Capital Gains Tax

Definition of 'Capital Gains Tax'


A type of tax levied on capital gains incurred by individuals and corporations. Capital gains are the profits that an investor realizes when he or she sells the capital asset for a price that is higher than the purchase price.

Capital gains taxes are only triggered when an asset is realized, not while it is held by an investor. An investor can own shares that appreciate every year, but the investor does not incur a capital gains tax on the shares until they are sold.

Investopedia explains 'Capital Gains Tax'


Most countries' tax laws provide for some form of capital gains taxes on investors' capital gains, although capital gains tax laws vary from country to country. In the U.S., individuals and corporations are subject to capital gains taxes on their annual net capital gains.

It is important to note that it is net capital gains that are subject to tax because if an investor sells two stocks during the year, one for a profit and an equal one for a loss, the amount of the capital loss incurred on the losing investment will counteract the capital gains from the winning investment.

To learn more about capital gains taxes, check out What unforeseen circumstances affect what I'll pay in capital gains taxes?


Filed Under:

Related Video for 'Capital Gains Tax'

comments powered by Disqus
Hot Definitions
  1. Harvest Strategy

    A strategy in which investment in a particular line of business is reduced or eliminated because the revenue brought in by additional investment would not warrant the expense. A harvest strategy is employed when a line of business is considered to be a cash cow, meaning that the brand is mature and is unlikely to grow if more investment is added.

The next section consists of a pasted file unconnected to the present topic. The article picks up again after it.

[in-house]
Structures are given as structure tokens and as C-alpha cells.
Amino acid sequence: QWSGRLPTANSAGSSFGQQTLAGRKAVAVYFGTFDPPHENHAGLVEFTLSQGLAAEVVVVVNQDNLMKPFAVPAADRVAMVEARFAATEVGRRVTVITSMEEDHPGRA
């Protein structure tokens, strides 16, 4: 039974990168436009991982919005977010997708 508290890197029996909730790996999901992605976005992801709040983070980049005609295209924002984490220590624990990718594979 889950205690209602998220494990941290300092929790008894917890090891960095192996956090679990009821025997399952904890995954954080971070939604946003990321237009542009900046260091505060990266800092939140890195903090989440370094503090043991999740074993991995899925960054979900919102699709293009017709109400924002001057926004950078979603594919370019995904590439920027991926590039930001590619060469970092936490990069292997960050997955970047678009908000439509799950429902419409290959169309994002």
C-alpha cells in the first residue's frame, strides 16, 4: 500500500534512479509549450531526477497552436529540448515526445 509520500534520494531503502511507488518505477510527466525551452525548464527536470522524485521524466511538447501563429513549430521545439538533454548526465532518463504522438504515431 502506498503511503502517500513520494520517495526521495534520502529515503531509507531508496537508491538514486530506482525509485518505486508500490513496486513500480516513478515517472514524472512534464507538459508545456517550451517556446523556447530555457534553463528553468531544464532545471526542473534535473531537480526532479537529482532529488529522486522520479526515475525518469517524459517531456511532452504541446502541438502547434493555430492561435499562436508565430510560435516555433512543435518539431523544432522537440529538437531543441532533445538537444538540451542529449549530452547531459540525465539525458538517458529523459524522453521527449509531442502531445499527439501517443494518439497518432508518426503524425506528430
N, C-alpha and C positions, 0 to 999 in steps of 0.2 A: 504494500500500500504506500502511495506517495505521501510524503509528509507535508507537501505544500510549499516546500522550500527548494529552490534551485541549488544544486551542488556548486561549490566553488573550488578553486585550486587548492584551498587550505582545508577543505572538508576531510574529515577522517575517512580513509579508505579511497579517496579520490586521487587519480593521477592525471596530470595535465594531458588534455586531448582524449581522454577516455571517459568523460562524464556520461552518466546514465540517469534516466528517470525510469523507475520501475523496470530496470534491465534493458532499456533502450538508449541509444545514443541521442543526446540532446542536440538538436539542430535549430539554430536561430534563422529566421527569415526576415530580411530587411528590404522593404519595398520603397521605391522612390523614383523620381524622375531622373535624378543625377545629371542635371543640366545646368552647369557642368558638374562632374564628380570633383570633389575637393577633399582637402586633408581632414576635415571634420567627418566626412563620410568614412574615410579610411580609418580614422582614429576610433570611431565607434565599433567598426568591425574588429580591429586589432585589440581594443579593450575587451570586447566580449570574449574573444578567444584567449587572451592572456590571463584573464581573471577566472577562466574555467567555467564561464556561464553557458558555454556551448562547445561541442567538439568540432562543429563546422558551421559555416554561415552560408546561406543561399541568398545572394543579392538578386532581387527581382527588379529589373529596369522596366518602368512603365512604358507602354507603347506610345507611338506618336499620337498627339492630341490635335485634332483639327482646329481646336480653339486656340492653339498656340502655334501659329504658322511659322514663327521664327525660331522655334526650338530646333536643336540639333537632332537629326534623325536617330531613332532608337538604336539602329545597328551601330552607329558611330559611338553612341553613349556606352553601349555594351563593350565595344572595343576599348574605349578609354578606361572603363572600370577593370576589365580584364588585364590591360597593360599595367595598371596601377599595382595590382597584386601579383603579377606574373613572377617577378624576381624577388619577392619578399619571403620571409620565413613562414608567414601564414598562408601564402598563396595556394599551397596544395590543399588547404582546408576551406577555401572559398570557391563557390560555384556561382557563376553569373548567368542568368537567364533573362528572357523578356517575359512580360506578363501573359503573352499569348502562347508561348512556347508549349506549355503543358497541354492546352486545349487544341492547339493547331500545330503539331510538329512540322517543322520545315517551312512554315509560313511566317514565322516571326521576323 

2. Stop-Limit Order

    An order placed with a broker that combines the features of stop order with those of a limit order. A stop-limit order will be executed at a specified price (or better) after a given stop price has been reached. Once the stop price is reached, the stop-limit order becomes a limit order to buy (or sell) at the limit price or better.
  3. Pareto Principle

    A principle, named after economist Vilfredo Pareto, that specifies an unequal relationship between inputs and outputs. The principle states that, for many phenomena, 20% of invested input is responsible for 80% of the results obtained. Put another way, 80% of consequences stem from 20% of the causes.
  4. Pareto Principle

    A principle, named after economist Vilfredo Pareto, that specifies an unequal relationship between inputs and outputs. The principle states that, for many phenomena, 20% of invested input is responsible for 80% of the results obtained. Put another way, 80% of consequences stem from 20% of the causes.
  5. Budget Deficit

    A status of financial health in which expenditures exceed revenue. The term "budget deficit" is most commonly used to refer to government spending rather than business or individual spending. When referring to accrued federal government deficits, the term "national debt” is used.
  6. Floating Exchange Rate

    A country's exchange rate regime where its currency is set by the foreign-exchange market through supply and demand for that particular currency relative to other currencies. Thus, floating exchange rates change freely and are determined by trading in the forex market.
Trading Center